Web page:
Thursday 26 November 2020
Legal challenge over COVID-19 appointments
Andrew Parsons / No 10 Downing Street
The FDA has given evidence as part of a legal challenge submitted to the high court regarding high-profile government appointments being made without an open and fair selection process.
The claim has been lodged by the race equality think tank the Runnymede Trust alongside the not-for-profit Good Law Project. It deals specifically with the appointments of Baroness Harding as head of the NHS Test and Trace programme, Kate Bingham as chair of the UK vaccine taskforce, and Mike Coupe as director of COVID-19 testing.
In his evidence, FDA General Secretary Dave Penman argues that while “the roles at the heart of this claim have not been designated as civil service roles… it is just as important for these appointments to be made in an open and fair way”.
“The principle of open and fair selection is understood across the civil service from the most junior appointments to the most senior,” Penman explains. “This simple but effective principle, that candidates are recruited solely on merit, is critical in ensuring the effectiveness of public services and protects the civil service from cronyism and corruption. It ensures that from local job centres to ministerial private offices, civil servants are recruited for what they can do, not who they know or what they believe.”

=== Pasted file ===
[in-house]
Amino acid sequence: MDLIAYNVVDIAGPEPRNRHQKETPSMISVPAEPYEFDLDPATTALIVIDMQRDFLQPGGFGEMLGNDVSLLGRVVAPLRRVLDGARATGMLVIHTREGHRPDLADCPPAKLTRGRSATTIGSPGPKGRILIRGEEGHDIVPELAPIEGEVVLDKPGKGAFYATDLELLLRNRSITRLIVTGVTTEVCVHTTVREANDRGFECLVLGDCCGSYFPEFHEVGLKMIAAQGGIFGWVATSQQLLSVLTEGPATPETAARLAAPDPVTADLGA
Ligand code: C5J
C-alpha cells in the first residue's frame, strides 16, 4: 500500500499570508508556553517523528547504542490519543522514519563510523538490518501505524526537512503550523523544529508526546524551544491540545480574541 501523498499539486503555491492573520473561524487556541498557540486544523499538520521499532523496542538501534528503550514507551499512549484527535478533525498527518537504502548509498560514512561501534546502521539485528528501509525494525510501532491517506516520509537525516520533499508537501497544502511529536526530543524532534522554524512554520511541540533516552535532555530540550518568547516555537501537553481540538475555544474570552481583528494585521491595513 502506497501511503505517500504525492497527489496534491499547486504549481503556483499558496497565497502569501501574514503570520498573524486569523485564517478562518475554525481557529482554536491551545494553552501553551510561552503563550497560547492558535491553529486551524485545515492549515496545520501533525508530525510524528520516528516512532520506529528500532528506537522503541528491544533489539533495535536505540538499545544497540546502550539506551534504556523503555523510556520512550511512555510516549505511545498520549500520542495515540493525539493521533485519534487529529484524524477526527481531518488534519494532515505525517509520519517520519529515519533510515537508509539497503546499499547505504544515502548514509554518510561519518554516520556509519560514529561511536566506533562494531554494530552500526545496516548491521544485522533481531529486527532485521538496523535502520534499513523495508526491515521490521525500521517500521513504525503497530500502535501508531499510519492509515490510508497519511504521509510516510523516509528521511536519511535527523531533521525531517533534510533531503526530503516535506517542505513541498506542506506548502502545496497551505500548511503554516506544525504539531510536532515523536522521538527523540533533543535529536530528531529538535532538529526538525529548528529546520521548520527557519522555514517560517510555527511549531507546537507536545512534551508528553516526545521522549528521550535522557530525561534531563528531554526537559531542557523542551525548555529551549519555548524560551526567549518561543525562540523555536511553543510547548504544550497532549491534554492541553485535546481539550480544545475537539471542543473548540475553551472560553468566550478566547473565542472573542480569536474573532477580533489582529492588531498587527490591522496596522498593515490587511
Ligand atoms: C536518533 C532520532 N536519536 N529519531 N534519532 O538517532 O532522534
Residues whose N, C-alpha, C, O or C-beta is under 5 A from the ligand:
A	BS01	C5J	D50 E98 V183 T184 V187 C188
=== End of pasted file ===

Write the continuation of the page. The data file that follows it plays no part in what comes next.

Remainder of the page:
The FDA General Secretary’s evidence adds that the integrity of recruitment on merit is not simply about getting “the best person available to fill a role” but also ensuring the civil service and the public “have confidence in the person appointed”, which becomes “all the more critical for roles that carry significant responsibility and/or have public visibility”.
Announcing that it had filed for judicial review, The Good Law Project argued that closed recruitment “particularly discriminates against Black, Asian and minority ethnic people, and disabled people”. This was reinforced by Runnymede director Halima Begum, who warned that “when employers do not advertise, this can function as indirect discrimination, in particular on the grounds of race and disability”.
Penman supported this view, saying: “Open and fair selection is critical to delivering a truly representative and diverse workforce. Recruiting on merit, through open and fair selection which is free from bias or discrimination, is essential to deliver a truly representative workforce.”